Stop Catcalling Me

by GEM Magazine / Mar 30, 2015 / Comments

I recently took to Facebook to post a little rant about an incident walking only eight blocks home from work, in the middle of the afternoon, in broad daylight. Two males in the park near my house started catcalling me, asking “where those leggings [were] taking that sweet ass". I pretended I didn't hear them and kept walking, because I didn't get very much sleep the night before as it had been my birthday. These, now I won't call them "men", because men treat humans with dignity and respect, decided to continue after I walked past them. My silence was not seen as an absence of reaction, but rather a transgression, and they continued with "you'd be prettier if you smiled, bitch..." and "she'd be prettier with my cock in her mouth".

Street harassment is real, and it is serious. A wolf whistle or catcall reveals an indifference toward the woman’s humanity, and the ignorance of the possibility of her discomfort. It suggests that a woman is nothing more than her body, and is treated like a piece of meat for the way she looks or the clothing she chooses to wear.

I stand 5’7” and weigh 120lbs. I’m a fairly small woman. I carry dog spray at night in fear of being assaulted, having had an incident in the past. Somehow, it is “acceptable” for me to be sprayed with verbal assault and harassment, but unacceptable for me to be allowed to defend myself. More often than not, the harasser can become aggressive and violent toward the victim if ignored, leaving these victims fearful of these verbal attacks becoming physical.

A courteous smile or polite nod isn’t an open invitation for you to dehumanize me, or anybody else. Which leads me into my next point: this harassment happens to everyone. Women aren’t the only victims, men are too. Don’t assume men want the “ego booster” of being catcalled or whistled at. It’s just as degrading for men as it is for women. No matter how you identify, whether it’s female, male, alien, sloth, unicorn, or anywhere in between, you should not feel violated by another person. Simple as that.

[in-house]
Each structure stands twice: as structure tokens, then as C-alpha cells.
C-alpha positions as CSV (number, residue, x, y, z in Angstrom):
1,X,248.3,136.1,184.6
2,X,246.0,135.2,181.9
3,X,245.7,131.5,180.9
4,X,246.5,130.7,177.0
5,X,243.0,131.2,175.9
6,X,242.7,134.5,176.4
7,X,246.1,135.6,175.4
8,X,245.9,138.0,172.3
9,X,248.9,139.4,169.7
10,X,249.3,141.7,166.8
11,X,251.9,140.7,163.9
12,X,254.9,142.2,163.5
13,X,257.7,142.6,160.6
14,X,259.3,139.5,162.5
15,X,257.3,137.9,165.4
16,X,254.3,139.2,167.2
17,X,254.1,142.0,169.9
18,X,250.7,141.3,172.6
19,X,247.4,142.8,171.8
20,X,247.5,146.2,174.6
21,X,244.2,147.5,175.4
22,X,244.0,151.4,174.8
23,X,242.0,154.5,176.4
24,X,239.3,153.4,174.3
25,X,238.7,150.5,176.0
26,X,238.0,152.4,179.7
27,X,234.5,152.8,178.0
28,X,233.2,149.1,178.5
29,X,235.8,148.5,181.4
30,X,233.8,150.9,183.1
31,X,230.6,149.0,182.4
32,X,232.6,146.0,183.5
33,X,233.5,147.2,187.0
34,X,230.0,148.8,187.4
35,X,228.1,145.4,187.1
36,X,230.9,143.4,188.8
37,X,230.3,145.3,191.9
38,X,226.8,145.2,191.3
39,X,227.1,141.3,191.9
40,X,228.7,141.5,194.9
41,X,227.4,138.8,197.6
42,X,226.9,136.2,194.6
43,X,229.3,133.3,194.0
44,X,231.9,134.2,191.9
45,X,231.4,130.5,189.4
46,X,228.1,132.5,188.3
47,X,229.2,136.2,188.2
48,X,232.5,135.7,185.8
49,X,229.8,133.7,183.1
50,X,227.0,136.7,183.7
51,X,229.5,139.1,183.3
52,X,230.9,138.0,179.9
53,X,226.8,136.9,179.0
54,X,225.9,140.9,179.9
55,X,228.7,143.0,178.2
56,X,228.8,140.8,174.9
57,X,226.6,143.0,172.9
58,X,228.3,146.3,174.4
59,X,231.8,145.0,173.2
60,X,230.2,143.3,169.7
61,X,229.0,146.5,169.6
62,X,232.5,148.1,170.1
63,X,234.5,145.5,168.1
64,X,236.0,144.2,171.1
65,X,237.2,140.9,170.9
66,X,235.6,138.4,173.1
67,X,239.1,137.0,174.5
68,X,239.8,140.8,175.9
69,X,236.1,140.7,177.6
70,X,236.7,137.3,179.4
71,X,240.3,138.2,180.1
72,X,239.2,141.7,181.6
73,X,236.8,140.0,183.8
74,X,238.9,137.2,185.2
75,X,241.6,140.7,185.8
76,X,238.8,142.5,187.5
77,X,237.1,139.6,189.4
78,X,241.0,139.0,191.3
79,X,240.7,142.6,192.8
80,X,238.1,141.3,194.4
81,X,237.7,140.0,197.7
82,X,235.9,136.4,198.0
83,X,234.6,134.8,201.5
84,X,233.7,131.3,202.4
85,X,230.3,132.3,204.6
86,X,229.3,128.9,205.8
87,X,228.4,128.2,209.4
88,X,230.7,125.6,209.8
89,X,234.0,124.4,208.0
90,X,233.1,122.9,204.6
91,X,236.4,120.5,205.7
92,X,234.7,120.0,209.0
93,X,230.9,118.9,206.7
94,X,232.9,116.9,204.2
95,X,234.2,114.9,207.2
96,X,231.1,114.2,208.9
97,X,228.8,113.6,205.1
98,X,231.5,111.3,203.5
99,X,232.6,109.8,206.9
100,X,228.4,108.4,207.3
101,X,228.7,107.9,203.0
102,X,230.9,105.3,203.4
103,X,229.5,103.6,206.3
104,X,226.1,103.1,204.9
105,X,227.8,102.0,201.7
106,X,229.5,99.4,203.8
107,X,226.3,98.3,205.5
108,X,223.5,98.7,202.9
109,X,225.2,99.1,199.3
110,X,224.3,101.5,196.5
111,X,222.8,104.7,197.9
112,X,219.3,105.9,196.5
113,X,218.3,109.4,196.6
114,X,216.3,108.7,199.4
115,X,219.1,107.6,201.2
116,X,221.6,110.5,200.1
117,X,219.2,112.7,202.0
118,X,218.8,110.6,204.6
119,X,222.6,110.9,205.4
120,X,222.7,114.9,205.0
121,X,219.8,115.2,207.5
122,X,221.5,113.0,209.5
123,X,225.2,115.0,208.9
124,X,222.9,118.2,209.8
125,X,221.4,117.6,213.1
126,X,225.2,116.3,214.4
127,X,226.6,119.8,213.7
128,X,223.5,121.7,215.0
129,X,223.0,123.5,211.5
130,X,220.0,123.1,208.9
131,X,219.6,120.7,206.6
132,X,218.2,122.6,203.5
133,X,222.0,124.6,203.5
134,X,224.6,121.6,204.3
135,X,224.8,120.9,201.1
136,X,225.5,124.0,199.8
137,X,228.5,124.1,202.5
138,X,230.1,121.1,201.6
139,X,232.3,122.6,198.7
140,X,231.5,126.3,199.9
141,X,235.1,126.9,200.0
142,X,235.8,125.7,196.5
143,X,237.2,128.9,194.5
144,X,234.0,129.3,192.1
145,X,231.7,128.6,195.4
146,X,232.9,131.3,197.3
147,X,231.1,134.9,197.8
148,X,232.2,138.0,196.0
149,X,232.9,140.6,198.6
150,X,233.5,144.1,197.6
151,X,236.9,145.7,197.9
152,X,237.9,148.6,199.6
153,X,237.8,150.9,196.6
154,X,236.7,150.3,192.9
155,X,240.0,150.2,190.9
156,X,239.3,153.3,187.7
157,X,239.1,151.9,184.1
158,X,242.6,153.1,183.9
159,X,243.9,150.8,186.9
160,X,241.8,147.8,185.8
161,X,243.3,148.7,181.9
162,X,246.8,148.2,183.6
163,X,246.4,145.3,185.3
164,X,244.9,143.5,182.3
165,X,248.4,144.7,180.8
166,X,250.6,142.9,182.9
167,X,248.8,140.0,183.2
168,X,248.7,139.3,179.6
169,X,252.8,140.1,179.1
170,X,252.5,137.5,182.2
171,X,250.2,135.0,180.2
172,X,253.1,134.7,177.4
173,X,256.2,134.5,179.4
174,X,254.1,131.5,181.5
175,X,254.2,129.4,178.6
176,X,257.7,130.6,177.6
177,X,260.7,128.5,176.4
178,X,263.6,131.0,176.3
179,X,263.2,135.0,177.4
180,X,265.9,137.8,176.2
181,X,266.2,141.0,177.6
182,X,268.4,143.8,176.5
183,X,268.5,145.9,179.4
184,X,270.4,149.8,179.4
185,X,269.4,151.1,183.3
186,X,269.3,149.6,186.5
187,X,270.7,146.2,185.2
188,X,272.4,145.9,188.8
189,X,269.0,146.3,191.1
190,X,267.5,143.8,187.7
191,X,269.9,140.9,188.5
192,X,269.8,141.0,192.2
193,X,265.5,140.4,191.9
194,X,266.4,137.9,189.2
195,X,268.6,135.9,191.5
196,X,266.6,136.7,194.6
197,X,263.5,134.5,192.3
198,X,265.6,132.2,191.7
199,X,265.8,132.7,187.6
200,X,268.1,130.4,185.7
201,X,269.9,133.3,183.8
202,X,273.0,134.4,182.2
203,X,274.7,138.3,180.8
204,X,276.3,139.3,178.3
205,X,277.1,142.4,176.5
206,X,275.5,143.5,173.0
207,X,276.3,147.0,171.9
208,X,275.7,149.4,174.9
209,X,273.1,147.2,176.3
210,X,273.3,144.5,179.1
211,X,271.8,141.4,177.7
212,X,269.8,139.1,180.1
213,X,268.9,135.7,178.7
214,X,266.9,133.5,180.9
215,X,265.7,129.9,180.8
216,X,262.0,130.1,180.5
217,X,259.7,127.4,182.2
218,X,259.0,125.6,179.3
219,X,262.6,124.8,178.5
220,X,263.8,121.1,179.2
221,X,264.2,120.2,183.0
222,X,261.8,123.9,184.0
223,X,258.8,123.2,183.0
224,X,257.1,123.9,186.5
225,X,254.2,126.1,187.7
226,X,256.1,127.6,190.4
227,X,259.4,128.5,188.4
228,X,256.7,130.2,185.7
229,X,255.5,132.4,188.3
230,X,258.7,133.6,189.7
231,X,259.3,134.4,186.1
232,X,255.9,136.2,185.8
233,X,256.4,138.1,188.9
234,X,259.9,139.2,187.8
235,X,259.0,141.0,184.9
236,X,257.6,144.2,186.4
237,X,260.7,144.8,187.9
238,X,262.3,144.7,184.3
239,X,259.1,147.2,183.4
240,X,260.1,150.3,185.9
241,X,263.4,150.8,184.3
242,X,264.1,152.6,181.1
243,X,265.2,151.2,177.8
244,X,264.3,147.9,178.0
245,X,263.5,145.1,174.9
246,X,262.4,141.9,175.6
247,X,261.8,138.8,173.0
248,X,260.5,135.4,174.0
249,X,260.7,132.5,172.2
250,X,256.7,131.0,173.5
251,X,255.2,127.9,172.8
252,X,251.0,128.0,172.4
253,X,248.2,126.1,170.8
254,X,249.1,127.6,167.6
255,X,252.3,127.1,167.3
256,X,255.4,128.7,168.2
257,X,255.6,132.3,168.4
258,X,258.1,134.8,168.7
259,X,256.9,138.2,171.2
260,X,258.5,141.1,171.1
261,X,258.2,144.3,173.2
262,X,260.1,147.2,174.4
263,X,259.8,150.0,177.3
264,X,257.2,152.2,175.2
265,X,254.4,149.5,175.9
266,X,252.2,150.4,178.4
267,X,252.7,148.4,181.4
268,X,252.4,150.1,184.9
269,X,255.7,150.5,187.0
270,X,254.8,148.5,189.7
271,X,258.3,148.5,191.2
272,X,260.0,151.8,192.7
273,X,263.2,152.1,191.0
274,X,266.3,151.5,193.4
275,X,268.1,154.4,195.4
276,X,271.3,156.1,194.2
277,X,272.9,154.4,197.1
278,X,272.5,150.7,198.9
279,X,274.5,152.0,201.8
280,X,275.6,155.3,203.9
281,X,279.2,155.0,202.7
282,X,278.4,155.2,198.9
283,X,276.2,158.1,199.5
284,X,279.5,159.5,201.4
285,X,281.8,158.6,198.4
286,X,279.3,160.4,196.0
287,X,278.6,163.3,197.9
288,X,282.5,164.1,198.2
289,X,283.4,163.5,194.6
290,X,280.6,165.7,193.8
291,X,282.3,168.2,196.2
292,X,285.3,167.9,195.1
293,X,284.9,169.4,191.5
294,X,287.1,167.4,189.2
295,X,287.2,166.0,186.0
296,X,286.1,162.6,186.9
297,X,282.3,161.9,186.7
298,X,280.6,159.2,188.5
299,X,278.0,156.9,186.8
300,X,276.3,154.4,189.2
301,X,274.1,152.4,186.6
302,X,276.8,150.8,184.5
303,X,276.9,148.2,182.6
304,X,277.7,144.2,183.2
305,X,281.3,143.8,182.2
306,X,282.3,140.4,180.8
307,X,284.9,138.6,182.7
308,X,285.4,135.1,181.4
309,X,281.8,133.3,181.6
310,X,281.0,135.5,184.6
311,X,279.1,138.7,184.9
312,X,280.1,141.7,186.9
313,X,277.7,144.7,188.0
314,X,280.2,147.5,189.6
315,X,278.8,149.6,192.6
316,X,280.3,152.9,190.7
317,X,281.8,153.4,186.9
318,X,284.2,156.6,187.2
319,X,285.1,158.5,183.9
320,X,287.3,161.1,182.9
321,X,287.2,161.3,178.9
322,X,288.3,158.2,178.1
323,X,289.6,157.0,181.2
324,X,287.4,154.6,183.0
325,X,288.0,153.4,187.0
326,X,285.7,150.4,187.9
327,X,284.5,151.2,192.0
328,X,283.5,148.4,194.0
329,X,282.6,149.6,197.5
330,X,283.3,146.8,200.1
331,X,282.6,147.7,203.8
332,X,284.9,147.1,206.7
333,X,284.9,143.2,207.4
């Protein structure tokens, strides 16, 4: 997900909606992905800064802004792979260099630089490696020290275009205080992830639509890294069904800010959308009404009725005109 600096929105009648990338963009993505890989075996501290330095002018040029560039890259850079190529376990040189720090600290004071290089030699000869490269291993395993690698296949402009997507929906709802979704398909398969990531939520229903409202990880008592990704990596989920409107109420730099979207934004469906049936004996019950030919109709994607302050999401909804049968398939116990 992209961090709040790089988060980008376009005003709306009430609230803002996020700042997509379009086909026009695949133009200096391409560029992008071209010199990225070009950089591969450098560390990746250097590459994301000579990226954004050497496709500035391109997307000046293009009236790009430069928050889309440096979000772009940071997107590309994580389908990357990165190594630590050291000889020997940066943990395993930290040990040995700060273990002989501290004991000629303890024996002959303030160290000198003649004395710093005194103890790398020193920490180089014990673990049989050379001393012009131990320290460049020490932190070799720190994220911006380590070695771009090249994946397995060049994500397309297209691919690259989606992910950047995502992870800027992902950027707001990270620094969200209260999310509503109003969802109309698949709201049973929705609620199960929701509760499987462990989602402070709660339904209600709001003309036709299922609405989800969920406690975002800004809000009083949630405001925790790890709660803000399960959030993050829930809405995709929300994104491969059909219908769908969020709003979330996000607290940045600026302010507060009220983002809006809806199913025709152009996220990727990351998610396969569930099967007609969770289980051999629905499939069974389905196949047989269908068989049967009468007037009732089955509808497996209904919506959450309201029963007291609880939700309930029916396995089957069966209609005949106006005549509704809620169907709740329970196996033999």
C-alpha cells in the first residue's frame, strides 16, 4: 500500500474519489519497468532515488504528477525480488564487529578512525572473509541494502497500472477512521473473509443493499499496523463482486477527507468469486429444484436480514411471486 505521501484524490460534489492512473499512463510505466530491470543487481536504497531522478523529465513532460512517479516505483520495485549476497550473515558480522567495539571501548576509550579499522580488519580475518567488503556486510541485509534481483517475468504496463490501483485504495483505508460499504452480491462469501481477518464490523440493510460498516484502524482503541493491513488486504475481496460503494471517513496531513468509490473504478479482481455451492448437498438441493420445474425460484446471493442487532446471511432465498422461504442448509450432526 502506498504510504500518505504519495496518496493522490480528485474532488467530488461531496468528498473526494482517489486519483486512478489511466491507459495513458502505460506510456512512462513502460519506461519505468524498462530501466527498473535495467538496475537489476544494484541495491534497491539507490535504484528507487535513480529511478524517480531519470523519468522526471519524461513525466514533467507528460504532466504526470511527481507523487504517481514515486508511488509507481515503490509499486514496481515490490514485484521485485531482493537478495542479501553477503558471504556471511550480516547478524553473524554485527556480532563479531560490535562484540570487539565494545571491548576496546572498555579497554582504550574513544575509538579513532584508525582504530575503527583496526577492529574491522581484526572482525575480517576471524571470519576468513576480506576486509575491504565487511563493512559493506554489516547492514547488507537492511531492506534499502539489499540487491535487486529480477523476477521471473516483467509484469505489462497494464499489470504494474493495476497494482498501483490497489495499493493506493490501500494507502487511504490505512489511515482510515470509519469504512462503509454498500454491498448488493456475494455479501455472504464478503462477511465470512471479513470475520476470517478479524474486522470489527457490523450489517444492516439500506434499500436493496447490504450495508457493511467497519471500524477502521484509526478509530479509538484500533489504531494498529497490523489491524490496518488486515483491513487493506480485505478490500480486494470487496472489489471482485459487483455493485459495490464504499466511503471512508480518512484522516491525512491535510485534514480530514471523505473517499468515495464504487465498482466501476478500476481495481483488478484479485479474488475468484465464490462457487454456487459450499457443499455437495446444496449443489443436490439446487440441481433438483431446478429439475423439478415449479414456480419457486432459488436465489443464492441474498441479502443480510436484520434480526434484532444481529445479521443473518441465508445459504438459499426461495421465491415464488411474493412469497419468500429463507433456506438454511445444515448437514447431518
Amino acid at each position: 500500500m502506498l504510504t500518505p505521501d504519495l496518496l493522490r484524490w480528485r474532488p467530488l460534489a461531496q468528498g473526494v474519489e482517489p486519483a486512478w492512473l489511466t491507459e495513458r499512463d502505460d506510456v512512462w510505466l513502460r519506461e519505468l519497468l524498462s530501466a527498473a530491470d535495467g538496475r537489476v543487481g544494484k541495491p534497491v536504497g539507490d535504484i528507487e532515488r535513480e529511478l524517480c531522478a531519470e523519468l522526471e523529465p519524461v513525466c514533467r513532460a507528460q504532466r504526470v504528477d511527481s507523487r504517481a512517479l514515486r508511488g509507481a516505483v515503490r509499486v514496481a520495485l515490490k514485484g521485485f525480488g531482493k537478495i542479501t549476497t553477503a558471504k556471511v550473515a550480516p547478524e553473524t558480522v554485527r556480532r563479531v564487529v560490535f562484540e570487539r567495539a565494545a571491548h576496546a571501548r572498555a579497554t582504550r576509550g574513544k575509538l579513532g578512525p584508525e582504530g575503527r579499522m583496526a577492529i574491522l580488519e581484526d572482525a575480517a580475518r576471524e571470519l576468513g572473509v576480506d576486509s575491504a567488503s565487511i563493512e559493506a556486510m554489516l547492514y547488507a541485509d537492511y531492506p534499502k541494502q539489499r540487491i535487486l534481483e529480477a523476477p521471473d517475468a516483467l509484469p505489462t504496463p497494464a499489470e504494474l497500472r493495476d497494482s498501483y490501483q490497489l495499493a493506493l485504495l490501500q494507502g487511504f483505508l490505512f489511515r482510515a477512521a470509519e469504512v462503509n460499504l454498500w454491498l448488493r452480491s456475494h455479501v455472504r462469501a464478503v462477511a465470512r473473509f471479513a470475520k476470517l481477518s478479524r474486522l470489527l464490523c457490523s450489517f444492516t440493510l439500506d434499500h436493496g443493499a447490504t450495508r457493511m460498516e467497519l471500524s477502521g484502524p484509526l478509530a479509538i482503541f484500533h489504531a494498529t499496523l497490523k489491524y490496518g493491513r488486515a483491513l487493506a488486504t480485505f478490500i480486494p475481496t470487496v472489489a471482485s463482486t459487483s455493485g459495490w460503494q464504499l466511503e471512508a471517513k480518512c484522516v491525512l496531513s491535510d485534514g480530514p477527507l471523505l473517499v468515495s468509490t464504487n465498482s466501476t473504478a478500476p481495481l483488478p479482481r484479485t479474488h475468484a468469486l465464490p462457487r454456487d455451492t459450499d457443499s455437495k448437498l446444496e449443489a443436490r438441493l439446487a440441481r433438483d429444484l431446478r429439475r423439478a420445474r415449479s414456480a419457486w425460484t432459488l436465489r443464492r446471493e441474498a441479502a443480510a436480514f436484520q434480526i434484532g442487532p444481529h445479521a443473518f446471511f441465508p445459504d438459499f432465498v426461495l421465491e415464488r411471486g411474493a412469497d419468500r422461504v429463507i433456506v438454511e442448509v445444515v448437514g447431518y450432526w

People will find each other attractive. It’s basic human biology. There is an appropriate time and place for a polite compliment. For example, “your hair looks lovely today” or “you have beautiful eyes” can be a nice way to make someone’s day.

There needs to be a better way to educate people on what should be seen basic human decency, and common sense. This behavior needs to be stopped, and there should be systems implemented to penalize offenders. Before you attempt to “compliment” someone, ask yourself a few simple questions:

• Is this statement offensive or oppressive?
• Would I say this to a family member?
• Would I be comfortable with somebody saying this to my daughter/son?
• Is this a violation of this person’s basic human rights?
• Is this disempowering?

If you’d like to know more about your legal and human rights, you can find most of what you need on The Government of Canada’s Canadian Human Right’s Commission website at or call toll free: 1-888-214-1090.

If you or someone you know is being harassed, or abused, or is having any of their human rights violated, never be afraid to contact the police. In an emergency, do not be afraid to dial 9-1-1. For general questions, concerns, or inquiries, Victoria RCMP’s non-emergency line is 250-381-6161.

By Hanna Watley

Hanna is an independent writer and model currently living in Victoria BC. She is a strong supporter of the human rights movement, and believes in equality for all. Hanna promotes and practices self love and body appreciation in her daily life, and strives to be a positive role model in her community.

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